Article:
Nina Keller: Battery storage project is not green

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Lum3n/via Pexels Lum3n/via Pexels

Published: 12-04-2023 4:16 PM

A zoning bylaw of the town of Wendell prohibited “Stand Alone Battery Energy Storage Facilities.” The town bylaw has been rejected by a Massachusetts attorney general ruling. State authorities are grappling with how to replace fossil emissions with what they consider to be clean peak standards and to safely provide alternative energy sources. (According to Mass General Law c. 40A-3: “reasonably necessary for the public convenience or welfare” and according to M.G.L c.164: “with minimum impact on the environment at the lowest possible cost.”)  

The state thereby is accepting responsibility for reducing dependence upon carbon producing production in seeking what they deem to be green or renewable producers of energy. 

New Leaf Energy’s stand alone battery storage project has been proposed for mid-town. It is neither green nor renewable. Activity to stop the facility, and others of the same ilk, is based upon diverse issues. One major fact is that the lithium-ion batteries only receive electrical charge directly from an existing power line grid which transmits energy sources produced elsewhere.  As documented in the New Leaf Engery proposal, that grid is seasonally provided with 45-60% gas and 30-40% nuclear, clearly not alternative nor green.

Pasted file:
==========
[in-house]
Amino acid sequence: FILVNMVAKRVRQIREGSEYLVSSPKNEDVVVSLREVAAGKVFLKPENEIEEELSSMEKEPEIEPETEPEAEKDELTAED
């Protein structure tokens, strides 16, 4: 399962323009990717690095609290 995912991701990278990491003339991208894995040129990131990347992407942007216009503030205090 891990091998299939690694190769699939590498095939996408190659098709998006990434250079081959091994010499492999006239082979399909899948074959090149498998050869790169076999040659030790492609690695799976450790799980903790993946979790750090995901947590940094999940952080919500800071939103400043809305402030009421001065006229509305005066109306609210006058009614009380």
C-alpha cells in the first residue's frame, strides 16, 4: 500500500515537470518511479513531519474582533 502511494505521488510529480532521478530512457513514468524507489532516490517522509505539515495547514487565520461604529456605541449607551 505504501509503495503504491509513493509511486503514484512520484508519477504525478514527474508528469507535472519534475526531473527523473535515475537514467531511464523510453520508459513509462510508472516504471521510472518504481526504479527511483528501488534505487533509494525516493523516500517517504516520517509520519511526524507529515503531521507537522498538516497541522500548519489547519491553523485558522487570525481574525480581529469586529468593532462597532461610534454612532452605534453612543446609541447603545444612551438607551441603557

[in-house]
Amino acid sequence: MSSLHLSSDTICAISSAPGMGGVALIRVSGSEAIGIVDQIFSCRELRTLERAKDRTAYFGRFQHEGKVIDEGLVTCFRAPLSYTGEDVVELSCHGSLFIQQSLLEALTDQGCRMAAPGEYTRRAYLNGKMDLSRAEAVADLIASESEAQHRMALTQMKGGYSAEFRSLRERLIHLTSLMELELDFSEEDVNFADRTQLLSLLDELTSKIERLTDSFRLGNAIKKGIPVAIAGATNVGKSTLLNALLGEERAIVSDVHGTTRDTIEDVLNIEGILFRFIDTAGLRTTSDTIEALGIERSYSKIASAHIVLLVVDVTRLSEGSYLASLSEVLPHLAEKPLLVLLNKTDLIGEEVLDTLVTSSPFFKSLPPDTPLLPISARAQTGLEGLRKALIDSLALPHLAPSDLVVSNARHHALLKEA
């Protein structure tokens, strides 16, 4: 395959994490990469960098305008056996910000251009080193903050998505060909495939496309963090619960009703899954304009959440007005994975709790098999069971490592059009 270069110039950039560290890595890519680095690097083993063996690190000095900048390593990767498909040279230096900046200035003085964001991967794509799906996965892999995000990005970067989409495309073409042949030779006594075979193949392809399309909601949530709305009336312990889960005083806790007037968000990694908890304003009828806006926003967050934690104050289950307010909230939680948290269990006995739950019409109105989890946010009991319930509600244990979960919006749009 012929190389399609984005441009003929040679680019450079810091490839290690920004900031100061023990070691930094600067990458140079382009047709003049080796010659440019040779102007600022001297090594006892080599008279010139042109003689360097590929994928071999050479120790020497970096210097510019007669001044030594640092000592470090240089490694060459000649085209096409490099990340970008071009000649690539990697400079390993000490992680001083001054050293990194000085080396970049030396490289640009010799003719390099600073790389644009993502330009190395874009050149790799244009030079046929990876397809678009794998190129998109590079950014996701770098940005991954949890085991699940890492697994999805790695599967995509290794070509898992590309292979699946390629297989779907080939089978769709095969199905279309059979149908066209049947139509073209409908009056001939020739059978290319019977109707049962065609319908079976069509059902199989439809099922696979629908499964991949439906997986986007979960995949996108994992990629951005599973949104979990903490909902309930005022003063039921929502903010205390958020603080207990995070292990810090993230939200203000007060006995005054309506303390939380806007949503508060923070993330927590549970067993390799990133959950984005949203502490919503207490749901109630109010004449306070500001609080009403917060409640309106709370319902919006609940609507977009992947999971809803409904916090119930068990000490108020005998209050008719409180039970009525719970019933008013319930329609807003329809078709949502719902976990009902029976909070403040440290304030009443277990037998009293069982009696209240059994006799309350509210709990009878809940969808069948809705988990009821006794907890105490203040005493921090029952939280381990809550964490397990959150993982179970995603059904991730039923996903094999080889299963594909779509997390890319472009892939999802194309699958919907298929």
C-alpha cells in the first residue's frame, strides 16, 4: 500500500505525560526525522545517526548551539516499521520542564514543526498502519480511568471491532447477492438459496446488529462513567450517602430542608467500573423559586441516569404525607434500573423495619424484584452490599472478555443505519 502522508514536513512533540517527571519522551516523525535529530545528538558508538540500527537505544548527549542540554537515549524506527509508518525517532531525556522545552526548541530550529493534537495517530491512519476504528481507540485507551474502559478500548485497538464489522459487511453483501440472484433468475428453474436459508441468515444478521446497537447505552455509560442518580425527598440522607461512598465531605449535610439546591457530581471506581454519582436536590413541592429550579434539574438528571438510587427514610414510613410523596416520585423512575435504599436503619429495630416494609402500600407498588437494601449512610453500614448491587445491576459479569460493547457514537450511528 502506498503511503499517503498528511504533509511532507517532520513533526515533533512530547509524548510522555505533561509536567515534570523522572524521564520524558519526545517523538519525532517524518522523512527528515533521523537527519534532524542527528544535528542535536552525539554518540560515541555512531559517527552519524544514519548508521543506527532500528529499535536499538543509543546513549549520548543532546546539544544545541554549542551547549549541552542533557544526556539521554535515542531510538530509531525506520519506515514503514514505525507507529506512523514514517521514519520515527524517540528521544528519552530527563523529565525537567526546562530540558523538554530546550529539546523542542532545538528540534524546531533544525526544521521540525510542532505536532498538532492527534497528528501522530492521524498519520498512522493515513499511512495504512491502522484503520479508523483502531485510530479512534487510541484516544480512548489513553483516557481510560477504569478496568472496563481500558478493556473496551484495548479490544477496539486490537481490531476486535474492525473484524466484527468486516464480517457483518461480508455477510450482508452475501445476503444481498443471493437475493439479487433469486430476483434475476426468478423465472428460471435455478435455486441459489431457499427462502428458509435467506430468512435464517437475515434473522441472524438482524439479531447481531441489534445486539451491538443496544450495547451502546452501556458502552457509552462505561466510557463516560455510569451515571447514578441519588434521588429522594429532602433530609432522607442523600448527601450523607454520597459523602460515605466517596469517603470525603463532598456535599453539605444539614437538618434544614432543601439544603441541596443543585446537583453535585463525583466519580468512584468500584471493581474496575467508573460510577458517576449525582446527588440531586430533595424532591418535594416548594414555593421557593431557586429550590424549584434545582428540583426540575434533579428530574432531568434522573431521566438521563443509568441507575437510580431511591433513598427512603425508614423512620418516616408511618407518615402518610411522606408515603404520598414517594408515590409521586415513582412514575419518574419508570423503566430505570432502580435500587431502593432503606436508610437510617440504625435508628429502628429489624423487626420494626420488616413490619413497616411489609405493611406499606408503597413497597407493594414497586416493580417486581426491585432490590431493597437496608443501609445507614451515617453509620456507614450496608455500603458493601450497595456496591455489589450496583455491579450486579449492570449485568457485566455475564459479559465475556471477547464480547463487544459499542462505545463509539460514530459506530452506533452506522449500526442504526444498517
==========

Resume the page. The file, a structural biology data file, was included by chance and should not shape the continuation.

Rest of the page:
Borrego/ECP are project developers, with corporate offspring, New Leaf Energy, established as an independent company for renewable energy. Battery storage may more likely be considered green by some if it exists in conjunction with solar or producers of energy like hydro or wind. Batteries that consume directly off the grid are not renewable. Stand alone battery projects are environmentally unacceptable here or elsewhere. Instead, there are solar installations on acreage in proximity to power lines which could be retrofitted to accommodate battery storage. At that point, there remains the troubling issues of batteries themselves with a life of 20 years after which there is much trash, toxicity, flammability, and overly challenging infrastructure accommodations.

If the state of Massachusetts directs us towards solar battery systems, there are unused paved areas that yearn for updated function. Clear cutting oxygen producing environments and paving those acres is not an option. Economic assessments must include all environmental costs which includes what is safe, healthy and progressive. 

Nina Keller

Wendell